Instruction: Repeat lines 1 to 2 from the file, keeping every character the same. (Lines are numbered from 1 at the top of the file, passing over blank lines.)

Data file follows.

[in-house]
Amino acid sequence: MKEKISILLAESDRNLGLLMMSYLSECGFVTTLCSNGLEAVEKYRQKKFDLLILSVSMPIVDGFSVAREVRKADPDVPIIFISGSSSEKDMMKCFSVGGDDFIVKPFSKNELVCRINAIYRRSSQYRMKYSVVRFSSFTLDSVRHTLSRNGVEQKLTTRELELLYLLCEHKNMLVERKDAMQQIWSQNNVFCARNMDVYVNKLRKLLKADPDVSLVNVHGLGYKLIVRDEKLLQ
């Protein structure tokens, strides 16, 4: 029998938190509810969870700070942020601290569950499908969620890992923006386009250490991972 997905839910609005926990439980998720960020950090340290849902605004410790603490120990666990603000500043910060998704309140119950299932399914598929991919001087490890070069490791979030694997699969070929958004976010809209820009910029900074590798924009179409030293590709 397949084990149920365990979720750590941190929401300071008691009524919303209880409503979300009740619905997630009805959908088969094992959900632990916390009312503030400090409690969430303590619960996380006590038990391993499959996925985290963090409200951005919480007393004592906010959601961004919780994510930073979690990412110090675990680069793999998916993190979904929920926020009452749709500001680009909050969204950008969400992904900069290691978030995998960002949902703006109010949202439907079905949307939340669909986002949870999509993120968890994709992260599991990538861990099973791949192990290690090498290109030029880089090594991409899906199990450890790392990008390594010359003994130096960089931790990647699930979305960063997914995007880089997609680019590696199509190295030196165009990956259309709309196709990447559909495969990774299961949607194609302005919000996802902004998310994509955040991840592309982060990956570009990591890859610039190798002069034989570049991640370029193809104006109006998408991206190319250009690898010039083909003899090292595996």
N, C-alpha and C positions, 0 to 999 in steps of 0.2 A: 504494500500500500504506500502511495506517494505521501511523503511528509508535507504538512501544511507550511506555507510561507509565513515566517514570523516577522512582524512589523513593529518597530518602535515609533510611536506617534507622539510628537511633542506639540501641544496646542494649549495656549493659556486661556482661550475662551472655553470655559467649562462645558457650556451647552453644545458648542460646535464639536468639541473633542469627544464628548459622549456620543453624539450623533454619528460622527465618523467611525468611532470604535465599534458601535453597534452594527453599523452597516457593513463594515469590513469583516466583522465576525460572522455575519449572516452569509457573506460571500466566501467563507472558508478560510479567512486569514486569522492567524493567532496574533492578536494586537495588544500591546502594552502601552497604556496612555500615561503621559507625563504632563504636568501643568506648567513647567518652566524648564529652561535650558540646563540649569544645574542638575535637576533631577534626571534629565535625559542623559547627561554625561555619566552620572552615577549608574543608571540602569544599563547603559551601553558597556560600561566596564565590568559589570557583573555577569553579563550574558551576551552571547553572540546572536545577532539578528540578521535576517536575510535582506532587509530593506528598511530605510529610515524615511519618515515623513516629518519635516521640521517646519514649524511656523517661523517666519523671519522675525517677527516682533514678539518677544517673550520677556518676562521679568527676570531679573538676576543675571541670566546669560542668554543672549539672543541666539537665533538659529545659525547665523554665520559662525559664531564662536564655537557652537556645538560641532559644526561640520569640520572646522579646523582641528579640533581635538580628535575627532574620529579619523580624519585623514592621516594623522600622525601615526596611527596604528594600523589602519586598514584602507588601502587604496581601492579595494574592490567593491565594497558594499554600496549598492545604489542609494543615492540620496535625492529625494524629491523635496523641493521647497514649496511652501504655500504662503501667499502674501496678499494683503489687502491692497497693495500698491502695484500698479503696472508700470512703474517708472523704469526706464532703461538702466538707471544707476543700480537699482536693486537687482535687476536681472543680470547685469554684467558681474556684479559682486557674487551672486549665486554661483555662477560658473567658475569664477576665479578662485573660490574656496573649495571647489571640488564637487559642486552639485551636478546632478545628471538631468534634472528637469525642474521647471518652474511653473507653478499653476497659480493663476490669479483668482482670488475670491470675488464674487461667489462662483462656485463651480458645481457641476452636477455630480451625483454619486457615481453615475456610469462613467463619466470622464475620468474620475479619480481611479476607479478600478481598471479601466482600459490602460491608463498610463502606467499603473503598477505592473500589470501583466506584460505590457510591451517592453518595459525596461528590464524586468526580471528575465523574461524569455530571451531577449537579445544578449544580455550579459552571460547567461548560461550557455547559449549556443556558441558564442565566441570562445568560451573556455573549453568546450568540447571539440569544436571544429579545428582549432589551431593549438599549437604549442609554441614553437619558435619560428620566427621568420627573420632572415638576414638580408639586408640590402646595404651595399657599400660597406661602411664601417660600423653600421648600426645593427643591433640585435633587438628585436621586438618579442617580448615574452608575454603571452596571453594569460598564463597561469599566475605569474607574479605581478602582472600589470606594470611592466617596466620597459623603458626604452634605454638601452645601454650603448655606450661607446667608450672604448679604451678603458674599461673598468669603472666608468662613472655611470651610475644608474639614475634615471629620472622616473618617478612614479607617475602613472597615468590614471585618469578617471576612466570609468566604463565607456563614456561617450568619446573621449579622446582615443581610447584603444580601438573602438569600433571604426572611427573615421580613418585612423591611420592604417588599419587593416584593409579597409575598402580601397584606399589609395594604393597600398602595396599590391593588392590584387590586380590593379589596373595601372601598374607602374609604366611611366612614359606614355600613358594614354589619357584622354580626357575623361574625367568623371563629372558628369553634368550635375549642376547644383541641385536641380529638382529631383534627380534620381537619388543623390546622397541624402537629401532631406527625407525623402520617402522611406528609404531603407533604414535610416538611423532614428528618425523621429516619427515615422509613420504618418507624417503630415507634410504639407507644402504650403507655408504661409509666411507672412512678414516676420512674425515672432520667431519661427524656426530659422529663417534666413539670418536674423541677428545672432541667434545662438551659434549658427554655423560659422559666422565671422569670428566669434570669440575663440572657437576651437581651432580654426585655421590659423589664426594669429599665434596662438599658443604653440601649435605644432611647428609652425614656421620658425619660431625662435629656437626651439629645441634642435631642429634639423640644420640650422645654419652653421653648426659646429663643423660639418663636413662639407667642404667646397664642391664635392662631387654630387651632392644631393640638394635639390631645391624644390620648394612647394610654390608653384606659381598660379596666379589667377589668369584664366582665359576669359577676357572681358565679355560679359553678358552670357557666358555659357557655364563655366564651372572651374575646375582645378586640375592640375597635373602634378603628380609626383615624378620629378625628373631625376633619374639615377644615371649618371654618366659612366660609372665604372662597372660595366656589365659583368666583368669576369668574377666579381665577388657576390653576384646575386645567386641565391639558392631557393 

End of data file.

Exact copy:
[in-house]
Amino acid sequence: MKEKISILLAESDRNLGLLMMSYLSECGFVTTLCSNGLEAVEKYRQKKFDLLILSVSMPIVDGFSVAREVRKADPDVPIIFISGSSSEKDMMKCFSVGGDDFIVKPFSKNELVCRINAIYRRSSQYRMKYSVVRFSSFTLDSVRHTLSRNGVEQKLTTRELELLYLLCEHKNMLVERKDAMQQIWSQNNVFCARNMDVYVNKLRKLLKADPDVSLVNVHGLGYKLIVRDEKLLQ